- To wrap tubes, place each in the middle of a dough circle, roll out the bottom half and lightly dip your finger in water and brush where will be the seam so the other side will seal. Don’t wrap your tubes too tight or you will have a hard time removing the shell after frying. Just make it a tad looser.
- Heat 4 cups of shortening in a large pan with a heavy bottom until it registers 350F. Start frying the cannoli in batches. Fry for a couple minutes on one side and then flip it over with tongs. Once the cannoli is golden brown, remove to a tray lined with wire so the cannoli will drain. If you are lucky like me, you have several tubes and that makes life easier. If not, wait a couple of minutes before removing the shell from the tube after fried. And go on wrapping more until you are done. Wrapping, frying, wrapping, frying. Once shells are cool, place them in an air-tight container, they will keep for 3 days, but start to loose quality the longer they sit.
To make the filling
- Add ricotta and vanilla seeds to the bowl of a stand mixer and whip with the whisk attachment for 2 minutes on medium speed until ricotta is fluffy and the seeds have incorporated and spread. Add already sifted sugar slowly. Once sugar is incorporated, add vanilla extract. Mix until combined.
- Don’t assemble until you are ready to serve or serve within the next couple hours because if you let the filled cannoli sit, the shell gets soggy. I like to keep the filling in a piping bag inside my fridge and the shells stored in a airtight container on my counter. When ready to serve to my lucky guests, I simply pipe the filling in. Fresh, crispy and delicious! Perfection!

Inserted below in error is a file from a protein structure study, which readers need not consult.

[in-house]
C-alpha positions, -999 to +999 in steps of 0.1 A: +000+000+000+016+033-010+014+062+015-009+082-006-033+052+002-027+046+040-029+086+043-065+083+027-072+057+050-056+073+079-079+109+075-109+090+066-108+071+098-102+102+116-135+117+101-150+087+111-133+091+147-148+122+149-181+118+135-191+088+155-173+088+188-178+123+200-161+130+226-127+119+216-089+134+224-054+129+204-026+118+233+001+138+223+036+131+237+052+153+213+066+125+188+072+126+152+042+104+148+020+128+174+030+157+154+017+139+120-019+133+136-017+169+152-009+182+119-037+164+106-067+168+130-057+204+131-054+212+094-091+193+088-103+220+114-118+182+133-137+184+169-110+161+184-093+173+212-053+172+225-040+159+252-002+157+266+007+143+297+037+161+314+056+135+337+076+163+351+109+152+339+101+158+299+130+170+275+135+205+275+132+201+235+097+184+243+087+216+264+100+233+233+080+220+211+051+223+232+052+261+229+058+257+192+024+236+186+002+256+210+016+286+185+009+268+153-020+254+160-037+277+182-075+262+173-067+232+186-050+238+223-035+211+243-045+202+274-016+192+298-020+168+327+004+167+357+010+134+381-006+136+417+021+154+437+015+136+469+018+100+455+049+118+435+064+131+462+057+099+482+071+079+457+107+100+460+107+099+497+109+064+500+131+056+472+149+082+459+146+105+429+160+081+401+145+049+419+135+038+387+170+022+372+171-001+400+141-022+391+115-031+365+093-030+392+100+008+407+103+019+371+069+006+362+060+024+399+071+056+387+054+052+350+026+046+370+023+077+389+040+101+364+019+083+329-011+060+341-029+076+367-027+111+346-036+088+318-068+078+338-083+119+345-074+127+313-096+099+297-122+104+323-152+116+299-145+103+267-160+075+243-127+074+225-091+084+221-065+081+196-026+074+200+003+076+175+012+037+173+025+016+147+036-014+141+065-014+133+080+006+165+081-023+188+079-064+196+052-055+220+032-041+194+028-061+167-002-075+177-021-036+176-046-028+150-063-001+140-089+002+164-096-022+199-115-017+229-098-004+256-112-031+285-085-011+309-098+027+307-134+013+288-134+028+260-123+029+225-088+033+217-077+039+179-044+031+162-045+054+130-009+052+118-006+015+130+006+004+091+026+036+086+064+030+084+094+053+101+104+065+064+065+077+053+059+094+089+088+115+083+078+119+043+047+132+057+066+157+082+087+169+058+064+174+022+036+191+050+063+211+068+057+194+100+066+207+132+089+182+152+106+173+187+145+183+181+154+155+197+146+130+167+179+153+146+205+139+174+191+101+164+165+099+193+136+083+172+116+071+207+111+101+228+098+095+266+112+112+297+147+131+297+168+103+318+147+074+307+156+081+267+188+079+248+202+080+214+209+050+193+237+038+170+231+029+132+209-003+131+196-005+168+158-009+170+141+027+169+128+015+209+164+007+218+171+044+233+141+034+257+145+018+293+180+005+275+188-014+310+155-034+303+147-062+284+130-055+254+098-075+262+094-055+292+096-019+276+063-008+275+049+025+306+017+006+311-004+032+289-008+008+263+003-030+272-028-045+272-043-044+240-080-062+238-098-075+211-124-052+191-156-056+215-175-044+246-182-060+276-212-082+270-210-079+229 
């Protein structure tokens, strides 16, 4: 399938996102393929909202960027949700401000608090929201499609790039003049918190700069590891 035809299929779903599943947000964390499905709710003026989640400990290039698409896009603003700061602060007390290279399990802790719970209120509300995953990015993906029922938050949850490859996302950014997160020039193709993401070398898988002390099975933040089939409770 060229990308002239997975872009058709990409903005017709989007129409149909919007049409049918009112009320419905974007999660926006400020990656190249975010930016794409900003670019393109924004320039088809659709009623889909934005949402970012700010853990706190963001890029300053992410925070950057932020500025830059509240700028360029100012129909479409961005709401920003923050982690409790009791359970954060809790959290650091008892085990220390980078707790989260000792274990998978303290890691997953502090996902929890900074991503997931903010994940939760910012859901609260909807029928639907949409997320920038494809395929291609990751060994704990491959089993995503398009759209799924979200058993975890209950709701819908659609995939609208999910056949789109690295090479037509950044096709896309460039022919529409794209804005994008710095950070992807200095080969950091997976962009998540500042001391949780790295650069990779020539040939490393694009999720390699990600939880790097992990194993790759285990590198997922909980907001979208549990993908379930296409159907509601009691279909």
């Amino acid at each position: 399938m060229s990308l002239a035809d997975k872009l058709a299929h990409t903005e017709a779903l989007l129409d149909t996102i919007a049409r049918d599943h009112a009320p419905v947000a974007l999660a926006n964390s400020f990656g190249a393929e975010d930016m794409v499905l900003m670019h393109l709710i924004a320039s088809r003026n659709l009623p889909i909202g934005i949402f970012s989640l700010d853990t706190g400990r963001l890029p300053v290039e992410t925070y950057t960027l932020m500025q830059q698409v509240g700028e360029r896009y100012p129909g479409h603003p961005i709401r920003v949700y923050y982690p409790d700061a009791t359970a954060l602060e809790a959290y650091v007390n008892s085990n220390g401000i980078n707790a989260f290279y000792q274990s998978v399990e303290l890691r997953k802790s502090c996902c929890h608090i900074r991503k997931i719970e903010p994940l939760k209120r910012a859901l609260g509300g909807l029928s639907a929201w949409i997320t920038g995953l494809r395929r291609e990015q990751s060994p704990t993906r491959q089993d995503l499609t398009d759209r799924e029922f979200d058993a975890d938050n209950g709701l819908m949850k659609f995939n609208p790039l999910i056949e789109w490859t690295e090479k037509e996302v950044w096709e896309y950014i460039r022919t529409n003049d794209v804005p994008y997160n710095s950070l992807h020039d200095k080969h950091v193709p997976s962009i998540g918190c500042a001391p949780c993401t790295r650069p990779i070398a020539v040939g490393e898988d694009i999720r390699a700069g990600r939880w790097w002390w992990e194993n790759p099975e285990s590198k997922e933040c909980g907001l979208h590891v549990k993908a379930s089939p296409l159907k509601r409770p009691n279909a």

- I like to use a large round piping tip (around 1/2” inch) fitted in a large piping bag. Scoop the filling in and pipe from the middle to the outside from both sides.
- You can coat the tips in crushed pistachios, or any other nuts or in mini chocolate chips.
- Another option is to dip the ends of the shells into melted chocolate and let them dry for a while and once the chocolate is dry, fill with the ricotta.
- Sprinkle powdered sugar over shells for the final touch.
- 6 cups whole milk
- 3 cups heavy cream
- 1 teaspoon kosher salt
- 5 tablespoons white distilled vinegar
- Bring milk, heavy cream and salt to a boil in a large pot over medium-high heat. Don’t let it actually boil. Keep an eye on it and stir occasionally. As soon as you see the first bubbles surfacing, add vinegar, turn heat off and stir. Let mixture sit for a few minutes.
- Line a large mesh strainer with two layers of cheese cloth over a large bowl. Pour milk through strainer and let it drain for at least 1 hour.
- Refrigerate for a couple hours before using.
- I like to cover my ricotta with the overhanging pieces of the cheesecloth and store in my freezer as it is, in the bowl lined with the mesh strainer and let the ricotta drain overnight or for a few hours, this way you’ll obtain a very firm ricotta.
- This recipe makes a little bit over 2 cups of ricotta.
For more detail : bit.ly/2Fp37Mv